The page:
But she also recalled a conversation between her and Bales that may prove critical for the government's case. She testified that, early in her tenure, Bales suggested that Venture could provide financing for state-leased buildings to help close deals.

"I told him that was creative, but we absolutely couldn't do that kind of deal with the state of Indiana, even if fully disclosed," Henderson said. "I made a very strong statement to say we can't do that kind of deal here. You have to be transparent. You can't work both sides of a transaction."

Barrett, the prosecutor, asked Henderson whether IBJ's coverage of Bales after her tenure at IDOA gave her concern. She responded that she couldn't be certain all of the information in the stories was accurate.

On cross examination, Mackey sought to broaden the jury's focus away from the Elkhart deal, asking Henderson about Venture's work on the disposition of surplus state property and other lease deals around the state.

He also drew attention to the fact she didn't move to edit Venture's contract, upon annual renewals, even after the conversation with Bales in which she expressed her disapproval of the firm working both sides of a deal.

Later, Pylitt asked Henderson why she ignored calls from Barnes & Thornburg attorneys and a defense-hired private investigator to sit down for an interview, after meeting with prosecutors repeatedly. Her response: She couldn't say no to a subpoena.

The trial resumed Wednesday morning with testimony from former IDOA Commissioner Mark W. Everson, who served after Henderson. He began his testimony late Tuesday.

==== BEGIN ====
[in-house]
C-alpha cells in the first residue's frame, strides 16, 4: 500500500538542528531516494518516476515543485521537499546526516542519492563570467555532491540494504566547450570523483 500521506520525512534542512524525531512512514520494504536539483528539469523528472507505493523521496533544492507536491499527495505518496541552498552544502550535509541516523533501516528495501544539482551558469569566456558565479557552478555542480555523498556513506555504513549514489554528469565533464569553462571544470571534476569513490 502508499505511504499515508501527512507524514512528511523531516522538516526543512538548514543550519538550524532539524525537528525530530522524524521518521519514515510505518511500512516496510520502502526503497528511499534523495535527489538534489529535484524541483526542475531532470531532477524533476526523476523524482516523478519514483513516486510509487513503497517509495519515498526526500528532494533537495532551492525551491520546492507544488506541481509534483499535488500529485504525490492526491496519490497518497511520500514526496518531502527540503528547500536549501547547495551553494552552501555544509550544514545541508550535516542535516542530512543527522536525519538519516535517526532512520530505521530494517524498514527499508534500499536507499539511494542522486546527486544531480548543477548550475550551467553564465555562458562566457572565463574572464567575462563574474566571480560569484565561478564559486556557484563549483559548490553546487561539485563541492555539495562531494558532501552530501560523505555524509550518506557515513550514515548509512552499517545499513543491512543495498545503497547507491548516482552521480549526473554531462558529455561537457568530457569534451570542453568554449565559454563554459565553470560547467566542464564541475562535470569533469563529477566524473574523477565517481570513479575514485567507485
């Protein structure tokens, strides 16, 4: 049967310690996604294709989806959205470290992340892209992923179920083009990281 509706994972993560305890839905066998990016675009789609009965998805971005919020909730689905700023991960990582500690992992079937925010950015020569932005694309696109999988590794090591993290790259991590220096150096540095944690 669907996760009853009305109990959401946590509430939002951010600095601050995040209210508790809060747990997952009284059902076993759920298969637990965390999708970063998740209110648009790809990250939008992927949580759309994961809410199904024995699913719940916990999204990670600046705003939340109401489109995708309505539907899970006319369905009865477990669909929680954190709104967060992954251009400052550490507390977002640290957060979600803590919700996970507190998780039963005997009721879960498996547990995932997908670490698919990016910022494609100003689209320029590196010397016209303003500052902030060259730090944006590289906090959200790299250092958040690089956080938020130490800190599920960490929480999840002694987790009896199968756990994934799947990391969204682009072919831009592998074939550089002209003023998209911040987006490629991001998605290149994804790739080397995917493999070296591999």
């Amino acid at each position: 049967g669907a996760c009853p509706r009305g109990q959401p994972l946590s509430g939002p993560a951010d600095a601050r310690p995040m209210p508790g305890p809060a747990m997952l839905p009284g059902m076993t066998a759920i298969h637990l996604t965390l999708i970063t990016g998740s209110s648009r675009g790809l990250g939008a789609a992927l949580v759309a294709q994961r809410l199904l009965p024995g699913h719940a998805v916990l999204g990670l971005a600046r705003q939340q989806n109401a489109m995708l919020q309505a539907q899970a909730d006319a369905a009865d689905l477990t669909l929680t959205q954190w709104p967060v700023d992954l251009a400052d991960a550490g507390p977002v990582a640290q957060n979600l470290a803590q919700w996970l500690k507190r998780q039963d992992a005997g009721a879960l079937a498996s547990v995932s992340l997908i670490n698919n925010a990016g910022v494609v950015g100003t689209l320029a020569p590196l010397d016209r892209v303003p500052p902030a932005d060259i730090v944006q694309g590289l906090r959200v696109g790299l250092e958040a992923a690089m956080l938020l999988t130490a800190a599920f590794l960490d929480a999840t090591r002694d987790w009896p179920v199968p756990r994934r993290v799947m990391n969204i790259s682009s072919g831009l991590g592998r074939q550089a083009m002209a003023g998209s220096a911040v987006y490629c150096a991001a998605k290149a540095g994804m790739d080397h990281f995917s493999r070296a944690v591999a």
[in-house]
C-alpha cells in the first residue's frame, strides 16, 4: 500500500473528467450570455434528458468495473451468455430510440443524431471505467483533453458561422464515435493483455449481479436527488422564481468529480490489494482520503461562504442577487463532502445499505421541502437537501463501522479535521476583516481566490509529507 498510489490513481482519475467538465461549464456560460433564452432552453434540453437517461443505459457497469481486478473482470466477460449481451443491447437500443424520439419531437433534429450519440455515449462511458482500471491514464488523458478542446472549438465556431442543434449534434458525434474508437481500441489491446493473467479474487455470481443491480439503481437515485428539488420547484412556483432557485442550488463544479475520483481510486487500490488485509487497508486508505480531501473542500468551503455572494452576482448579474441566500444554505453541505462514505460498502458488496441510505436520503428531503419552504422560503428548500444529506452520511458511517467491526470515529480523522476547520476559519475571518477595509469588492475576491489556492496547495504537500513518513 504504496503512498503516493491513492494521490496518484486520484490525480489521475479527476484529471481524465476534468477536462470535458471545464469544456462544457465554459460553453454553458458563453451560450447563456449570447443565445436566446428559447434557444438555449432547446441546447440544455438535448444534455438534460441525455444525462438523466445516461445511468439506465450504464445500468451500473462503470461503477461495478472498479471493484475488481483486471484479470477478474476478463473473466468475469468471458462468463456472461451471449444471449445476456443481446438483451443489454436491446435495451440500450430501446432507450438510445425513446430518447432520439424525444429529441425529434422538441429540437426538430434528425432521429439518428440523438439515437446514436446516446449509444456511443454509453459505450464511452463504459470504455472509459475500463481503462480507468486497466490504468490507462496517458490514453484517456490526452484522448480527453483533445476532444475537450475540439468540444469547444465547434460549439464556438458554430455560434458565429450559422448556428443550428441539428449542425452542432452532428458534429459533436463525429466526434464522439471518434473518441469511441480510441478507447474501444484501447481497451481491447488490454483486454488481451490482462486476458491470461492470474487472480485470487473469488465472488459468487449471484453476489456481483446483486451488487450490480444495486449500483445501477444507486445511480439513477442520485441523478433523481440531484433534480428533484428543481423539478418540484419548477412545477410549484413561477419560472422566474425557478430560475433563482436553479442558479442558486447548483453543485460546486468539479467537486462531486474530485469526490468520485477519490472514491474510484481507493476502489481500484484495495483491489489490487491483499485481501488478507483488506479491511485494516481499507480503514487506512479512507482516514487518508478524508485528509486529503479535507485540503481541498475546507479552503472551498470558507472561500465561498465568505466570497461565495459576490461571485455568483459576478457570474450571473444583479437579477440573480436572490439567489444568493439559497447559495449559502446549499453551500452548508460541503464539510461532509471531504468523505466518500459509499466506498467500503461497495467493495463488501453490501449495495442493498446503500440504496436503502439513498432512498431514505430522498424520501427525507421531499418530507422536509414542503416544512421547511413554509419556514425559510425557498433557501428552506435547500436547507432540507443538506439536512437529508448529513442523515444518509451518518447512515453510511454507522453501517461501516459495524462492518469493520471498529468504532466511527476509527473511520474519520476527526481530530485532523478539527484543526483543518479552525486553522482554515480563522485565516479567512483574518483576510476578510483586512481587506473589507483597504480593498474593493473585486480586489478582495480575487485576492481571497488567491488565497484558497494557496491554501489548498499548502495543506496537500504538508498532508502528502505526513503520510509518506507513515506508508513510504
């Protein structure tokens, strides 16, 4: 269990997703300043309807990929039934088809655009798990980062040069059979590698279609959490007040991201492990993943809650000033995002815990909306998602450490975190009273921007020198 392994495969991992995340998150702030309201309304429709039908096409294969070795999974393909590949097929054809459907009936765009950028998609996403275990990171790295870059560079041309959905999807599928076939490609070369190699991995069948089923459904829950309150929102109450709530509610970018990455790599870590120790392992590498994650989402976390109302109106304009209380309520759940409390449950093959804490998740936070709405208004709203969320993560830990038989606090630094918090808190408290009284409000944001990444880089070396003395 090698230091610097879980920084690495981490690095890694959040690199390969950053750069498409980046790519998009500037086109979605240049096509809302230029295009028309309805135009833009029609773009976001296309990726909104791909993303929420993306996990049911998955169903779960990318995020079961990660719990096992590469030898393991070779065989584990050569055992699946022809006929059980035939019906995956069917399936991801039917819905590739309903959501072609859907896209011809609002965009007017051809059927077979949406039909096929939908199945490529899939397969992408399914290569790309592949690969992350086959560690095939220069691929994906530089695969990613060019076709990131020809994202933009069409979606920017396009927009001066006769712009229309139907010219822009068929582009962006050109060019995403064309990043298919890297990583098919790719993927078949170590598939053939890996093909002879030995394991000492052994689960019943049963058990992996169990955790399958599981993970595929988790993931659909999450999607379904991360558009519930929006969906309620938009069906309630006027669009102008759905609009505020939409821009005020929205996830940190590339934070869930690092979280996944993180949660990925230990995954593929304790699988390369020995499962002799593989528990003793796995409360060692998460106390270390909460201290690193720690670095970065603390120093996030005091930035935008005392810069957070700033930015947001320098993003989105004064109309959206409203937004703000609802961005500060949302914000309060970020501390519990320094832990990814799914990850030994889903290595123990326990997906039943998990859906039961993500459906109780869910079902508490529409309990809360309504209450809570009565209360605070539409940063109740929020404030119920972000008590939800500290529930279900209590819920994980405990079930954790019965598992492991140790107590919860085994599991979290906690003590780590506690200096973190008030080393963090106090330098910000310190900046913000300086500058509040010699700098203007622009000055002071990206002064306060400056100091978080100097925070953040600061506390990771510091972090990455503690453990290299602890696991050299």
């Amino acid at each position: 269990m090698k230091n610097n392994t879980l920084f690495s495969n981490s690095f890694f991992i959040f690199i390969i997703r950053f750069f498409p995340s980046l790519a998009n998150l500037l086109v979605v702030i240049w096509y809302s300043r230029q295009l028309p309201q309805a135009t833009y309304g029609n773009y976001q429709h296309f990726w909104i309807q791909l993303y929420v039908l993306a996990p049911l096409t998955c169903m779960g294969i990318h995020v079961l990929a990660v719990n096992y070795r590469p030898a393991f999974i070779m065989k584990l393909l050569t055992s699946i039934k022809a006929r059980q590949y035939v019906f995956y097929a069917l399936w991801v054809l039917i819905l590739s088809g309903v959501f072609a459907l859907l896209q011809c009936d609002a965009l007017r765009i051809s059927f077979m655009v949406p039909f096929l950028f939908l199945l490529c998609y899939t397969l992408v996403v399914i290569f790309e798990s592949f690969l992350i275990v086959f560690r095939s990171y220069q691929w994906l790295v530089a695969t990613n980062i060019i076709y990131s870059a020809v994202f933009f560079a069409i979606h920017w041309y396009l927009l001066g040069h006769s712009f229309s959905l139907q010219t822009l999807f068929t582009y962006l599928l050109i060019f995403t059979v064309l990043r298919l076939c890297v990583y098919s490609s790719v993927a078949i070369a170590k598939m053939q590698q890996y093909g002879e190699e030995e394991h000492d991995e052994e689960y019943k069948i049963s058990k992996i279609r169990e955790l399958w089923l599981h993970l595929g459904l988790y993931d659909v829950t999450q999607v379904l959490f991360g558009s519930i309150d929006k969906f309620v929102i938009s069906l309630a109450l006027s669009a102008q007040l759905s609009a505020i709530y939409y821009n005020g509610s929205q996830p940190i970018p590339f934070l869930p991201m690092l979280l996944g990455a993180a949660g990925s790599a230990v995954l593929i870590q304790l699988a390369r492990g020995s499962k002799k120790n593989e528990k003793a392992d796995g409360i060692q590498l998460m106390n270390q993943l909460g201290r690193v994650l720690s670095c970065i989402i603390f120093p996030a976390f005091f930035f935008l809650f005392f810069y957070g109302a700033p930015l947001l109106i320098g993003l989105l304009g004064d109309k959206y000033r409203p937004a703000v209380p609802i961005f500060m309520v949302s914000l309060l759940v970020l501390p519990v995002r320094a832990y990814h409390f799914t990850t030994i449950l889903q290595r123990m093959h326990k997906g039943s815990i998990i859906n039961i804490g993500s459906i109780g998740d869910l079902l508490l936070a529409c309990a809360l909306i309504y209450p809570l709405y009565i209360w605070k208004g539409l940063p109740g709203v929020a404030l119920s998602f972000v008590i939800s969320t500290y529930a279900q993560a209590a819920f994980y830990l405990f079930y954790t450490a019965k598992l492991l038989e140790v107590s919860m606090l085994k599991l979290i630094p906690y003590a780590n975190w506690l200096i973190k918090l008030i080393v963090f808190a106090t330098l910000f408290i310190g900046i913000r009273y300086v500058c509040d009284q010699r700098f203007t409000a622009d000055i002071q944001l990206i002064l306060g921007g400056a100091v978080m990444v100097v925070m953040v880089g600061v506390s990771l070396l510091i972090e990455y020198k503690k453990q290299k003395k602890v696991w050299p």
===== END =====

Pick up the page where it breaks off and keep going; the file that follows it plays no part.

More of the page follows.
Another government witness likely to testify Wednesday is Matthew Dyer, who served as Venture's controller and is expected to address the nature of the deal between L&BAB LLC, which owned the Elkhart building, and the Bales-controlled BAB Equity LLC, which provided the down payment.

The defense has described BAB Equity's cash infusion as a loan, but has not addressed why a lender would use the word "equity" in its name since equity, by definition, means ownership.

The defense is concerned enough about Dyer's potential testimony that it dug into his background and is asking U.S. District Judge Robert L. Miller Jr. for permission to introduce evidence to challenge his credibility. Specifically, the defense alleges Dyer submitted a false insurance claim on a stolen vehicle at the same time he was giving false testimony to the FBI.
 

The IBJ is a sister publication of Indiana Lawyer.

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  1. On a related note, I offered the ICLU my cases against the BLE repeatedly, and sought their amici aid repeatedly as well. Crickets. Usually not even a response. I am guessing they do not do allegations of anti-Christian bias? No matter how glaring? I have posted on other links the amicus brief that did get filed (search this ezine, e.g., Kansas attorney), read the Thomas More Society brief to note what the ACLU ran from like vampires from garlic. An Examiner pledged to advance diversity and inclusion came right out on the record and demanded that I choose Man's law or God's law. I wonder, had I been asked to swear off Allah ... what result then, ICLU? Had I been found of bad character and fitness for advocating sexual deviance, what result then ICLU? Had I been lifetime banned for posting left of center statements denigrating the US Constitution, what result ICLU? Hey, we all know don't we? Rather Biased.

  2. It was mentioned in the article that there have been numerous CLE events to train attorneys on e-filing. I would like someone to provide a list of those events, because I have not seen any such events in east central Indiana, and since Hamilton County is one of the counties where e-filing is mandatory, one would expect some instruction in this area. Come on, people, give some instruction, not just applause!